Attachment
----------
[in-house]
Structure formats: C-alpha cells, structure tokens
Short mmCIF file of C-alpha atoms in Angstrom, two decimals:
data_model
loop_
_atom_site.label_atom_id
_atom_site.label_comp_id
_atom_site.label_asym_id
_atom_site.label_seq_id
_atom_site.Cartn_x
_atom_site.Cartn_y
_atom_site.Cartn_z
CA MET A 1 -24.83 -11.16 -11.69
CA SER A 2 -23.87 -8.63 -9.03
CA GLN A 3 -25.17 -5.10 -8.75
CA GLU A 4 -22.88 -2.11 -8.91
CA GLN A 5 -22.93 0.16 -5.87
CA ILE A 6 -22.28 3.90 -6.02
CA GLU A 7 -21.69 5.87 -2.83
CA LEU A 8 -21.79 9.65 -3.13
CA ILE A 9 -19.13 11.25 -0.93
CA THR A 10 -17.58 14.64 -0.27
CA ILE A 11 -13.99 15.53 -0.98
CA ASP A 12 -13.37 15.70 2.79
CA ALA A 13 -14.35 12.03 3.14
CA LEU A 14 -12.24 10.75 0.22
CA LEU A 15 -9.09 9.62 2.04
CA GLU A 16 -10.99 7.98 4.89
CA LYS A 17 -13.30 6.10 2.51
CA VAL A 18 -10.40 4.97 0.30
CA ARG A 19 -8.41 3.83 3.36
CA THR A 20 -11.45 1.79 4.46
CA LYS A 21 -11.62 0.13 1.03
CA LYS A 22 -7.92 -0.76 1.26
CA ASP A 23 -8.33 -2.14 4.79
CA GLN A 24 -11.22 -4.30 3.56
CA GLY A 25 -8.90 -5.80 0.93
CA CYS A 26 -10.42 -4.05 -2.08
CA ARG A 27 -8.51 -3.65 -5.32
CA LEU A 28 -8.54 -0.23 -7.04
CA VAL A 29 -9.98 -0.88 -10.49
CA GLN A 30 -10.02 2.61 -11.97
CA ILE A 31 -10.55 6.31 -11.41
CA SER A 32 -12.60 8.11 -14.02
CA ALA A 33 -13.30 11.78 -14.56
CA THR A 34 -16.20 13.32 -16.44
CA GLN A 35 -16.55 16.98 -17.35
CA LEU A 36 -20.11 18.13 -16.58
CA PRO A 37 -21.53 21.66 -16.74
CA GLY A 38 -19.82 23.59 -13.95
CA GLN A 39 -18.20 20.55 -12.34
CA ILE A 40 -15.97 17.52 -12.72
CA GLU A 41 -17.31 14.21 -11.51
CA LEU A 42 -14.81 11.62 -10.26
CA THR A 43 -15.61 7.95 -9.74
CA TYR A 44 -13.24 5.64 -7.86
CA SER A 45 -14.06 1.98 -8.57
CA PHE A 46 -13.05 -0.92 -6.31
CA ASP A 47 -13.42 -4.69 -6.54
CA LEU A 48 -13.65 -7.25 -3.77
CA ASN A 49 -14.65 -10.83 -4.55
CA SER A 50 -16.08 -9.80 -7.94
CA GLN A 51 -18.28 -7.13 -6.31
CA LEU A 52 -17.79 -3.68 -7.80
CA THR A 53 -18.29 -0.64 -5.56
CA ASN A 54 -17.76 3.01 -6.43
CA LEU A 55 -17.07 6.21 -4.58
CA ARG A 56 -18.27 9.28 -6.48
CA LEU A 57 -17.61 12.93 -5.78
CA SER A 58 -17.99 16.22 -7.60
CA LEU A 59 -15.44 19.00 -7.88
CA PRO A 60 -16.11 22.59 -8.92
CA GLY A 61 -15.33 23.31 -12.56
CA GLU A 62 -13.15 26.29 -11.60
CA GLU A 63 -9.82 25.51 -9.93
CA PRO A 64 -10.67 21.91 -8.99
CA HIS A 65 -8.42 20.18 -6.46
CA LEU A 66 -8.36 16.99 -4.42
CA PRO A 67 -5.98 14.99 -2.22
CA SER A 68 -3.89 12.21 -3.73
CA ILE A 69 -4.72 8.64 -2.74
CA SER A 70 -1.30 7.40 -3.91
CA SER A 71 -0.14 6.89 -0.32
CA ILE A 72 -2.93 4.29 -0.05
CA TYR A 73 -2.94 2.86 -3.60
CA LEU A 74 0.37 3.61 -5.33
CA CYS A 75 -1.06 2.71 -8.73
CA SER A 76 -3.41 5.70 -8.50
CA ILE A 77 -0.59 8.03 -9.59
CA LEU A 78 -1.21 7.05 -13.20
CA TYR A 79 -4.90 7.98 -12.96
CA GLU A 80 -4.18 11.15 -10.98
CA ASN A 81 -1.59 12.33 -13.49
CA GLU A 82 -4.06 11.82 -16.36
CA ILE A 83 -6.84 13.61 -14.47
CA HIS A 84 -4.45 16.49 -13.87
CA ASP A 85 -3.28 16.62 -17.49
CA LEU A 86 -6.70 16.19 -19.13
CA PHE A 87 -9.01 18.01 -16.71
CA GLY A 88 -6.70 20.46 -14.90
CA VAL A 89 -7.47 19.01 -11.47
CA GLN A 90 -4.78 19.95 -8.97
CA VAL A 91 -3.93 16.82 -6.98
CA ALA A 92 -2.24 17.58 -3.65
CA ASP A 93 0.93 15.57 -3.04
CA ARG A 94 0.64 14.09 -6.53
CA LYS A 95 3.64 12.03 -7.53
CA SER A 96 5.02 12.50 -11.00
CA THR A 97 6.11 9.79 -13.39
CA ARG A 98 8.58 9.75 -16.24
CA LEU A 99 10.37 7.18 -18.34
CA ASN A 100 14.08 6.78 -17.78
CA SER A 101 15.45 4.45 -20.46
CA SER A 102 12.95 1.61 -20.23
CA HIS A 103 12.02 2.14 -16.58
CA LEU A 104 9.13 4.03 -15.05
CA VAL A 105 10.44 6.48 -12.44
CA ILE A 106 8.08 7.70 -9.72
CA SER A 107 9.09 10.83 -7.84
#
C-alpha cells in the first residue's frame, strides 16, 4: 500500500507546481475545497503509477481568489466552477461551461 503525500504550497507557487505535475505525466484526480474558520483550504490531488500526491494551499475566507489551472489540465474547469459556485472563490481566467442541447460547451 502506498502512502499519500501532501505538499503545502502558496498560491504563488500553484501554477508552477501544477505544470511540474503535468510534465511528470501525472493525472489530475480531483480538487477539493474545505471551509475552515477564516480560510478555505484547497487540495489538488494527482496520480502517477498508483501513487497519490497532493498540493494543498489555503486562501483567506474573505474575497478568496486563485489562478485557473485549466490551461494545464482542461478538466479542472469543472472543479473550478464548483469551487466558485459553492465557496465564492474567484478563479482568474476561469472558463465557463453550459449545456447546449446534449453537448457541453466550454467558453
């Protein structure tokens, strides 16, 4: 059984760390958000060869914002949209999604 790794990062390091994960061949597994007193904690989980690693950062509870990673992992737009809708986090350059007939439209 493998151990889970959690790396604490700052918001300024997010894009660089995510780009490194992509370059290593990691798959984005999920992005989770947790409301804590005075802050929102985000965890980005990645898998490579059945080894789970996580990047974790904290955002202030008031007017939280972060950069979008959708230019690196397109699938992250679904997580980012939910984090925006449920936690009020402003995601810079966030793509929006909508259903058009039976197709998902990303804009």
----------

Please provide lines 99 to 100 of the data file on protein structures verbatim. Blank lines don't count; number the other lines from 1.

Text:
CA PHE A 87 -9.01 18.01 -16.71
CA GLY A 88 -6.70 20.46 -14.90